Let the truth be told about the Top 10 Percent law
by Royce West
Only a couple of issues - public school finance and the myriad aspects of our healthcare system - have captured more attention than Texas' Top 10 Percent law that governs college admissions. The debate that's simmered since May 2003 is nearing boiling temperature.
To refresh, HB 588 passed into law in 1997, guarantees every Texas high school senior graduating in the top ten percent of his or her class automatic admission to any state college or university.
Before delving into the intricacies of this controversy, I'll offer for clarity, a basic premise. I am an adamant supporter of the Top 10 Rule. I believe it to be the most fair and efficient way to ensure that students from all walks of life and from all parts of our state have access to institutions of higher learning.
In short, the sky is not falling. Opponents of the law suggest that the entire incoming freshman class has been consumed by Top 10 graduates. Maybe it depends on who you talk to. But in reality, this predicament applies to the University of Texas at Austin alone. No other Texas university is even remotely challenged by this unique circumstance.
Critics play a loose word game when it comes to the discussion of admittance and enrollment. Admittance doesn't mean a person actually enrolls and is counted on a class roster. There are always far fewer students enrolled than admitted.
I'm somewhat disappointed that there are those who say that the Top 10 Percent law has failed to improve diversity. A recent column by a UT supporter asserted that only one more African American student was enrolled at UT in 2003 than in 1996, the year before Top 10 became law.
But it was not mentioned that in 1997 and 1998, African American and Hispanic admissions and enrollment plummeted to the lowest points measured between 1996 and 2004. These years followed the Hopwood ruling that banned the use of affirmative action in college admissions. Those numbers improved dramatically in 1999 when more students were admitted under Top 10.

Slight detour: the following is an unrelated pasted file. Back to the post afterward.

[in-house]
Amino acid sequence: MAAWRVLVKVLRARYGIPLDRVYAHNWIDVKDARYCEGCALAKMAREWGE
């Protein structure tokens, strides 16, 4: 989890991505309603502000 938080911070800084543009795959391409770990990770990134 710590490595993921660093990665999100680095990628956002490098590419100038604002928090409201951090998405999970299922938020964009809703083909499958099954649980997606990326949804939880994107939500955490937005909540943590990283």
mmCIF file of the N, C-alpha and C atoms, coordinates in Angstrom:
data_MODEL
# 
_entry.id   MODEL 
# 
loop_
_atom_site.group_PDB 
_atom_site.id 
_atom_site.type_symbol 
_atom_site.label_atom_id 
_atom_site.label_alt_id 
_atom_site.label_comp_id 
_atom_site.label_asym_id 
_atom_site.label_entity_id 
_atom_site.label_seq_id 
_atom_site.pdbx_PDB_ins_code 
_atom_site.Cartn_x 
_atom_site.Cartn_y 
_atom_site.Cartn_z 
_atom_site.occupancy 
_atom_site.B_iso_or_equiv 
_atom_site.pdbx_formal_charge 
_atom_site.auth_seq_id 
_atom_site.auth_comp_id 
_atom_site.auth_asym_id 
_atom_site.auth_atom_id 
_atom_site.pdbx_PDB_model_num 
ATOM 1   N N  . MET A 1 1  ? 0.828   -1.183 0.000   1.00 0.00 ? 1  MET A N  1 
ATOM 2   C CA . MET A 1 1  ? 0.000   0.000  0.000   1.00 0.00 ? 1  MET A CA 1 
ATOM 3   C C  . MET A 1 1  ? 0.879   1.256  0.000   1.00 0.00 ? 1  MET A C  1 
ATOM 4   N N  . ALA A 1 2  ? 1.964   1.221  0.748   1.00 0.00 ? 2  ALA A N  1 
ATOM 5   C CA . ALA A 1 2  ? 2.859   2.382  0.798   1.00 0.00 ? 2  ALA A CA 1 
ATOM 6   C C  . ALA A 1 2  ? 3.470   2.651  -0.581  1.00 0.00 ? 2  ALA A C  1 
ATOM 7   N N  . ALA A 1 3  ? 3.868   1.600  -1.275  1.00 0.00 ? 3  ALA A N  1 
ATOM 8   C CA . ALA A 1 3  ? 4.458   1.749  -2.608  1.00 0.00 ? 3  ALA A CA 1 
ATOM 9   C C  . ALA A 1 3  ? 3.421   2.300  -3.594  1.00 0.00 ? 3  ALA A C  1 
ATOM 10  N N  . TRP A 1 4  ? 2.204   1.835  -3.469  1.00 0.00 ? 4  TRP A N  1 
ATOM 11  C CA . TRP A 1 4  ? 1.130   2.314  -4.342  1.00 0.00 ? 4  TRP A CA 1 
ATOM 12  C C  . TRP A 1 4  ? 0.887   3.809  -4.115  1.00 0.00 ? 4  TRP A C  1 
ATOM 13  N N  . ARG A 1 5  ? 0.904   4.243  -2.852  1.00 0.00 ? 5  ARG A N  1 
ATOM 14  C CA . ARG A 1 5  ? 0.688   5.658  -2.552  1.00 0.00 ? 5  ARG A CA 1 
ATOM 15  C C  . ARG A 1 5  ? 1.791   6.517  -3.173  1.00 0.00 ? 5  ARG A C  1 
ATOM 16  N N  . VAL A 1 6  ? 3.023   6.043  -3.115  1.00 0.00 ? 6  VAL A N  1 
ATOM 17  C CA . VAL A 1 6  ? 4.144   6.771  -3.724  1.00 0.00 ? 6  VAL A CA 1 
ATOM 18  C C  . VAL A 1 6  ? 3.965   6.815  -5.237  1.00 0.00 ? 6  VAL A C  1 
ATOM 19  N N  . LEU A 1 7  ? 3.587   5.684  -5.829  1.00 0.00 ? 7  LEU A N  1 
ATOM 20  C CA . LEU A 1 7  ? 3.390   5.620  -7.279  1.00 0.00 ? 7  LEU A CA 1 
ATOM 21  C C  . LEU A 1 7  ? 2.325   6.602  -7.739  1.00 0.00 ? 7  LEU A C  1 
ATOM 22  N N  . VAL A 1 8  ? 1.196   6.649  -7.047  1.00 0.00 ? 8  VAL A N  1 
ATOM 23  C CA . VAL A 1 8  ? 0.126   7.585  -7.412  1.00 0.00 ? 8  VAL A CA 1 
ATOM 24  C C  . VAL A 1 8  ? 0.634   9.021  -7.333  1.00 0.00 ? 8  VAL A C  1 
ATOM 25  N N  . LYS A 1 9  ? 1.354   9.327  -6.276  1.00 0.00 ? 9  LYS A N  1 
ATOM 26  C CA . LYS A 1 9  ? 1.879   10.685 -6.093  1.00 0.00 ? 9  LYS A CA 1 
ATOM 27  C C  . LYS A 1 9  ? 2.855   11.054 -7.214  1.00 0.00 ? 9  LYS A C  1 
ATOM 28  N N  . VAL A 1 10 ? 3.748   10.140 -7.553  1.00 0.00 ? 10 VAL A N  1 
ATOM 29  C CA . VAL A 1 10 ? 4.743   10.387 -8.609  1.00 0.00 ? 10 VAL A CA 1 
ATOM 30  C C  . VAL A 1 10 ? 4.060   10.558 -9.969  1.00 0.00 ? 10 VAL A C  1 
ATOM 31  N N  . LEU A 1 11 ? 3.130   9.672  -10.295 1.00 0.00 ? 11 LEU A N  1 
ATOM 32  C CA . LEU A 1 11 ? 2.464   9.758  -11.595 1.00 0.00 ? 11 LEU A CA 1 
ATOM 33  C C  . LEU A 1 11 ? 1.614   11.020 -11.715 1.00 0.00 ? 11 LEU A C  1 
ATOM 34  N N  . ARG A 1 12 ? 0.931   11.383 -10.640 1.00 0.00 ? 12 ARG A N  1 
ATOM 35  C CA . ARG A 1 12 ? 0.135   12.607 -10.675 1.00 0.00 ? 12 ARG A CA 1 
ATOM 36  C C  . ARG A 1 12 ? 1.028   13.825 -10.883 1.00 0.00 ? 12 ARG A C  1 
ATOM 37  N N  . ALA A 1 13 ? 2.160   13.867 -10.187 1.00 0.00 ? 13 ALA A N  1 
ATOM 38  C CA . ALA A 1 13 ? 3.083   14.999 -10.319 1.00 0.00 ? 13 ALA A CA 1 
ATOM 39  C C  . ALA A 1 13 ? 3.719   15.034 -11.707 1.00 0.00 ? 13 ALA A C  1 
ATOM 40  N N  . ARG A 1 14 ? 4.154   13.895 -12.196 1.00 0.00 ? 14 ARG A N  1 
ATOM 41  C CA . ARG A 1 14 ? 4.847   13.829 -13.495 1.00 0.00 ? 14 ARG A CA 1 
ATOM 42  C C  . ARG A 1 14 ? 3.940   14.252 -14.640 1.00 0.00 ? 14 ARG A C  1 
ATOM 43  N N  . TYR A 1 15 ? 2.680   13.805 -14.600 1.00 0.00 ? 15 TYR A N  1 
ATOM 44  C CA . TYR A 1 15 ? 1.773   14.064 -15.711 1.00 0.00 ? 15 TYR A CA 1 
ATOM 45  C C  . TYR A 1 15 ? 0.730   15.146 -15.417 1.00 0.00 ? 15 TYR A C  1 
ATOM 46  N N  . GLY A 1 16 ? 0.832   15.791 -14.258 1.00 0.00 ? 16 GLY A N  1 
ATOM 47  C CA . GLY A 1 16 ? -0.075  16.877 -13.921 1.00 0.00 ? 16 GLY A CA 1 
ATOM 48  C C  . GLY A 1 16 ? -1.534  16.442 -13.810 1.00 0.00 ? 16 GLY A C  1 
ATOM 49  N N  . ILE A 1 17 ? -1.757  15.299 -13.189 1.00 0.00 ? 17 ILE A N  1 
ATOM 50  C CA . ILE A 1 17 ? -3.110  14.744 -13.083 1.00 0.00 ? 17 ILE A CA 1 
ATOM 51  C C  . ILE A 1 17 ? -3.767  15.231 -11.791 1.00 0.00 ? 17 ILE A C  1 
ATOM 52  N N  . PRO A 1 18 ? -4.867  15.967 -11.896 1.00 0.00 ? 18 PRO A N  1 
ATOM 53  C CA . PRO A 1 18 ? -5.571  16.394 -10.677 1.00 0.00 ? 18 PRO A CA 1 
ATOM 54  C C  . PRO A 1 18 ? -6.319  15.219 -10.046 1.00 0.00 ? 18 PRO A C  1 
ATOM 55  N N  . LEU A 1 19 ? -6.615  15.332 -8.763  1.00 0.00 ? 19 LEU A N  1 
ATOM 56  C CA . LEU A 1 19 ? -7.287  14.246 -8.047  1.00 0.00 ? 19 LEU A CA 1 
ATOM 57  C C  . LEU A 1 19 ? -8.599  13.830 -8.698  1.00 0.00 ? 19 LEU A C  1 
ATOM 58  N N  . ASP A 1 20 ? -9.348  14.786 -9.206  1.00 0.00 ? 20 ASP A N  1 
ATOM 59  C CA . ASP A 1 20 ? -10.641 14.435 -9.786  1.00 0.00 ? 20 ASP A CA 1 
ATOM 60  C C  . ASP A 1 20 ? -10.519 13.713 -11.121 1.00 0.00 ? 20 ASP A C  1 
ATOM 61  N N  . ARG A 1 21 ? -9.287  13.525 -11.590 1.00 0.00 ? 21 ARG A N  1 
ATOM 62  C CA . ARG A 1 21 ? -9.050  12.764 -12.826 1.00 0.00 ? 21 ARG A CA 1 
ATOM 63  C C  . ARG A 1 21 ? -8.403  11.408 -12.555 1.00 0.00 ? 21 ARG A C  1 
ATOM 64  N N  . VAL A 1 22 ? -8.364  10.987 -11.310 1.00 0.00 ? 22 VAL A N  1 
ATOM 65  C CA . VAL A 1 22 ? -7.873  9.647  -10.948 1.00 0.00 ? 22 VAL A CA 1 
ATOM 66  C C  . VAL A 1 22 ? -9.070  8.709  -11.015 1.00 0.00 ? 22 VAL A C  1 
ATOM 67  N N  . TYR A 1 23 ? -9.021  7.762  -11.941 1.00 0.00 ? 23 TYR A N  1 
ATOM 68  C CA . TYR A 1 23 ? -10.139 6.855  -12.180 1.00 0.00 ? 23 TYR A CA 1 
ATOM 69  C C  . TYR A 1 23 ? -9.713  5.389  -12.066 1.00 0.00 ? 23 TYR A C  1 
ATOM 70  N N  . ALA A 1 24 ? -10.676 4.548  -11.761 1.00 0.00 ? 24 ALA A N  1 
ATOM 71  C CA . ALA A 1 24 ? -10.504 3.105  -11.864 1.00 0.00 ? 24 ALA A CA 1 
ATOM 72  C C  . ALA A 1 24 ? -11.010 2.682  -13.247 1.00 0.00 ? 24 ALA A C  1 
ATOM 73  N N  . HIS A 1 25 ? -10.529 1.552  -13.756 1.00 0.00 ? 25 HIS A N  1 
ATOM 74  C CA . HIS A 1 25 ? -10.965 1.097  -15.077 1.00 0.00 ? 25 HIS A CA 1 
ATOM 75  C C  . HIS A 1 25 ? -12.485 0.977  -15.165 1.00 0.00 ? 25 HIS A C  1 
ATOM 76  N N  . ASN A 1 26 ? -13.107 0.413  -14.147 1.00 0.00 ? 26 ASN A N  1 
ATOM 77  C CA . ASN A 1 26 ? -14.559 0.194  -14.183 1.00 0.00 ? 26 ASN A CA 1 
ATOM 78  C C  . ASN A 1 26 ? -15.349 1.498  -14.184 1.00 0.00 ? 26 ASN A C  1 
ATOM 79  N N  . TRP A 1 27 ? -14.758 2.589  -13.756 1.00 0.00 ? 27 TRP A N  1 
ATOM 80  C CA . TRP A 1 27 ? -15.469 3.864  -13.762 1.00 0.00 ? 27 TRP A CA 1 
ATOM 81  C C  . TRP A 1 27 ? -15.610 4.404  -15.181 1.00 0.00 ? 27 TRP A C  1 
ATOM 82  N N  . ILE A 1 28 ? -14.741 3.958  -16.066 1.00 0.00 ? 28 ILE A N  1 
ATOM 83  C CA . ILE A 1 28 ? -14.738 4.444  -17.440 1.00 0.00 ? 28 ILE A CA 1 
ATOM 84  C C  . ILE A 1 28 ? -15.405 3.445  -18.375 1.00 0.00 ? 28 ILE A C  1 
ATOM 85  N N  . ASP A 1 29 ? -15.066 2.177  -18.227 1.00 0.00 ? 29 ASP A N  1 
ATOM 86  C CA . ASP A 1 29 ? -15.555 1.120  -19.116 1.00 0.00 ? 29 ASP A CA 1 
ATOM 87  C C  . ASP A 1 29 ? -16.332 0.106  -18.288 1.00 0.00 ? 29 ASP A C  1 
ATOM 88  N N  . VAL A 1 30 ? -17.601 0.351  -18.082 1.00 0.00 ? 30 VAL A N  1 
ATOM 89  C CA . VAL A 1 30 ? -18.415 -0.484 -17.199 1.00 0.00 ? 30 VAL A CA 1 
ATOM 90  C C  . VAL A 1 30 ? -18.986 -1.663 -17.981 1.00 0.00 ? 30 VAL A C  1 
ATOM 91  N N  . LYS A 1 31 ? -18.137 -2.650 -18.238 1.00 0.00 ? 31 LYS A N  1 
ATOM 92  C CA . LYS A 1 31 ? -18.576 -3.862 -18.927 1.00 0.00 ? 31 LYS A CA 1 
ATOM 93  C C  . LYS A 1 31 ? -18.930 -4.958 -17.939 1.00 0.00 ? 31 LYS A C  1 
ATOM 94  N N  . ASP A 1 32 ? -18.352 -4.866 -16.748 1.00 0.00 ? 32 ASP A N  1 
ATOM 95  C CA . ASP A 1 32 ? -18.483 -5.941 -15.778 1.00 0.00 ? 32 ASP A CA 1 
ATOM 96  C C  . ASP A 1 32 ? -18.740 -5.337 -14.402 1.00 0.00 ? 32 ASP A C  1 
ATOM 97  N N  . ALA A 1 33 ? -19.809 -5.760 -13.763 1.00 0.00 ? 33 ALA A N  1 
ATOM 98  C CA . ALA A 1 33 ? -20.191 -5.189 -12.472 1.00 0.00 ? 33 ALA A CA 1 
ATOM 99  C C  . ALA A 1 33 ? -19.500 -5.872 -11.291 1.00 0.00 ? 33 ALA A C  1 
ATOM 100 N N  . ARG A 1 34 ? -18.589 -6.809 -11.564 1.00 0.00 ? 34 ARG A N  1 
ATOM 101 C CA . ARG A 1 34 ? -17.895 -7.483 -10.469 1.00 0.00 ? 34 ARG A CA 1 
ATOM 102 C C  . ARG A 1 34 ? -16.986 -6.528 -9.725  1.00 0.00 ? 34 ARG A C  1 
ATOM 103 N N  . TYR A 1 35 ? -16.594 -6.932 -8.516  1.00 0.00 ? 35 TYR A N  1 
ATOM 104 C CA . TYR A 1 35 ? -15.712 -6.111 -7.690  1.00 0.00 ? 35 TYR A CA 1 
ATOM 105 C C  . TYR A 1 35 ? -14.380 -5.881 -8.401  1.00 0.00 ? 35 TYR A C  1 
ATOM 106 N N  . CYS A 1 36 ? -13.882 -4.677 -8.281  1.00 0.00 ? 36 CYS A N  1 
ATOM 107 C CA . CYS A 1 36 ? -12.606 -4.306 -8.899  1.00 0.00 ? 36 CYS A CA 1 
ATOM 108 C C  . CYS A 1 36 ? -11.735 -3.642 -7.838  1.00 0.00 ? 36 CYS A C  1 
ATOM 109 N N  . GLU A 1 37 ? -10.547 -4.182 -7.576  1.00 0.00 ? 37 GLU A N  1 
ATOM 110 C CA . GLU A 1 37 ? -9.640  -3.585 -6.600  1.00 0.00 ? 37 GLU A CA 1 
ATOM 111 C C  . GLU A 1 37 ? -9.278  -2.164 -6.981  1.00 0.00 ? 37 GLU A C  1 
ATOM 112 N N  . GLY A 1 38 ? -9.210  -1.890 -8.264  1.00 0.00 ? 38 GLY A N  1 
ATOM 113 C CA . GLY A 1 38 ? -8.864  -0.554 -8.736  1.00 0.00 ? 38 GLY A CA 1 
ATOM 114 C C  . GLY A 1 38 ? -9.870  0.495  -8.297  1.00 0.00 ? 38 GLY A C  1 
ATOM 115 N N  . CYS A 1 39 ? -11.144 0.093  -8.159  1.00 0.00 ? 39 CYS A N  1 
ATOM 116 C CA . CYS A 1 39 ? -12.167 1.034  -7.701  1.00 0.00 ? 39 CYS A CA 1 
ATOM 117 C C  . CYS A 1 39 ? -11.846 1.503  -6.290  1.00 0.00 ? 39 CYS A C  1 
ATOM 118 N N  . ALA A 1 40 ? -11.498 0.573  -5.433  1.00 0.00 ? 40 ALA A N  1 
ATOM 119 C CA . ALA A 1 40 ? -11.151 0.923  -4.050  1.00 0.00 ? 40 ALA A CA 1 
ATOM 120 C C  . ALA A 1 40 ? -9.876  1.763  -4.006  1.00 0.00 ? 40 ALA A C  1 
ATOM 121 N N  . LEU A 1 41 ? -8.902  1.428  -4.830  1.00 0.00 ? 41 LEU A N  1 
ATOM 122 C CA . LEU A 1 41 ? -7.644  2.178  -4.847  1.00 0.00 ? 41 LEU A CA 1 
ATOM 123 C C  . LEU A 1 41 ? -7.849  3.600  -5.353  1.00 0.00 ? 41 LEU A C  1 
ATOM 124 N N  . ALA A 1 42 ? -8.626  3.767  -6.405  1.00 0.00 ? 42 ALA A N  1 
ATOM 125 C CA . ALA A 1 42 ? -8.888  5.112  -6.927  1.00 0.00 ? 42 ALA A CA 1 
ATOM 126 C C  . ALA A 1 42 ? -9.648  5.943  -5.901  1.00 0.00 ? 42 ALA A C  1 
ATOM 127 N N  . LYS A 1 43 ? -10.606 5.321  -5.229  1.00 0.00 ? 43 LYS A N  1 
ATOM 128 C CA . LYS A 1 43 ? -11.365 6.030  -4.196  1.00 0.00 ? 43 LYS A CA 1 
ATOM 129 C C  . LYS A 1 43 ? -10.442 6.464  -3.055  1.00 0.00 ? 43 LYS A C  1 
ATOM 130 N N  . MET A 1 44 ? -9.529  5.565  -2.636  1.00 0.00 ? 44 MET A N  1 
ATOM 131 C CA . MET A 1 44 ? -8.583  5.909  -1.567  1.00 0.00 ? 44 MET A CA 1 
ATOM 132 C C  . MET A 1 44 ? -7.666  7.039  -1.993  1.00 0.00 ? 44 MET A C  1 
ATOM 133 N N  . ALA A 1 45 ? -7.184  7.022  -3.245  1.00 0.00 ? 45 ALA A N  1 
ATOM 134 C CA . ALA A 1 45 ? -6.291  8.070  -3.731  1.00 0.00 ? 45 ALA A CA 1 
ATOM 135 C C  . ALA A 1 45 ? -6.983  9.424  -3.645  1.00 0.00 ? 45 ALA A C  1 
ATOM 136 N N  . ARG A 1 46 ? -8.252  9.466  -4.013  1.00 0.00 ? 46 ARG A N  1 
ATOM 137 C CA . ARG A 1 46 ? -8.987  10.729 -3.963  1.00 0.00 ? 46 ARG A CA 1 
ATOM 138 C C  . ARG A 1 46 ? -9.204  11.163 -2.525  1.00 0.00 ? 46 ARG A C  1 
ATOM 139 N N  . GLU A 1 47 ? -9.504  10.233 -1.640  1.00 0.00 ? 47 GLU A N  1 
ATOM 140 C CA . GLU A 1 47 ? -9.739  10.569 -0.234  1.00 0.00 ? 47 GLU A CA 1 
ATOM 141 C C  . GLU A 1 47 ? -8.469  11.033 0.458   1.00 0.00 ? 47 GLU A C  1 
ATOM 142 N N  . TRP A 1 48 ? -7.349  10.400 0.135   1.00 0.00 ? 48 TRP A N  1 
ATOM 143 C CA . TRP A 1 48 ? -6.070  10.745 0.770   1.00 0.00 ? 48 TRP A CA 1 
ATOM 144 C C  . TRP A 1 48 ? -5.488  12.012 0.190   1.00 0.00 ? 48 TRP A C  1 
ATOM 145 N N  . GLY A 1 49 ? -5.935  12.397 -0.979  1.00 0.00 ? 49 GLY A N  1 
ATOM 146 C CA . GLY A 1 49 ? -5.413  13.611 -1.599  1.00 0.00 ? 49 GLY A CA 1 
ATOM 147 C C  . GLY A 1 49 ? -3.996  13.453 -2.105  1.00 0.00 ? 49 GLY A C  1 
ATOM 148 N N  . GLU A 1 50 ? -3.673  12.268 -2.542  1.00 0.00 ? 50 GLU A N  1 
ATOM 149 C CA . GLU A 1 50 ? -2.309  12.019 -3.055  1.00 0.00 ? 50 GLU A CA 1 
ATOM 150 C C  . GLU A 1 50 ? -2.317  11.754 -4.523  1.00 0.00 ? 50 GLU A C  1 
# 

Now, both racial and geographic diversity is at an all-time high. UT-Austin's 2004 freshman class contains 309 African American students. Overall ethnic diversity has peaked for the past two years reaching 43 percent of the university's incoming class for 2004. After decades, UT-Austin is finally beginning to look like Texas.
Some point at statistics that quantify race, but truths be told, UT had used an internal Top 10 procedure to identify qualified students before the law was created.
There are more than 2,000 high schools in Texas. Since the Top 10, 200 more high schools from across the state have sent their best and brightest graduates to UT-Austin. Still, more than 1,100 schools have no students attending UT. This debate has put suburban applicants at odds with would-be Longhorns from urban and rural areas.
It is true that the percentage of Top 10 students admitted and enrolled at UT-Austin reached all-time highs in 2003 and 2004. But it was not widely known that for 2003, UT lowered freshman class slots by nearly 1,400 slots.
Opponents say Top 10 students take class slots from non-Top 10 graduates who have higher SAT scores. True also, but a separate argument questions the validity of entrance exams as a predictor of college success. Fact is that Top 10 students have consistently stayed in school, outperformed and graduated at higher rates than non-Top 10 students with higher SAT scores.
Academic excellence has not been compromised. From 1996 to 2003, Top 10 students with SAT scores ranging from 900 to 1,500 have attained higher grade-point-averages (GPA) than non-Top 10 students with higher SAT scores. I'll venture that because of Top 10 students, the bar has been raised for full file review admits.
University officials from both flagship institutions will say that above all, the Top 10 Percent law has allowed students to rise above their circumstances. Recruiters can guarantee to any high school student that if they study hard and finish in the top 10 percent of their class, they too can attend either of Texas' flagship schools. They can dream burnt orange and maroon and white.
And to think, some people want to take that dream away.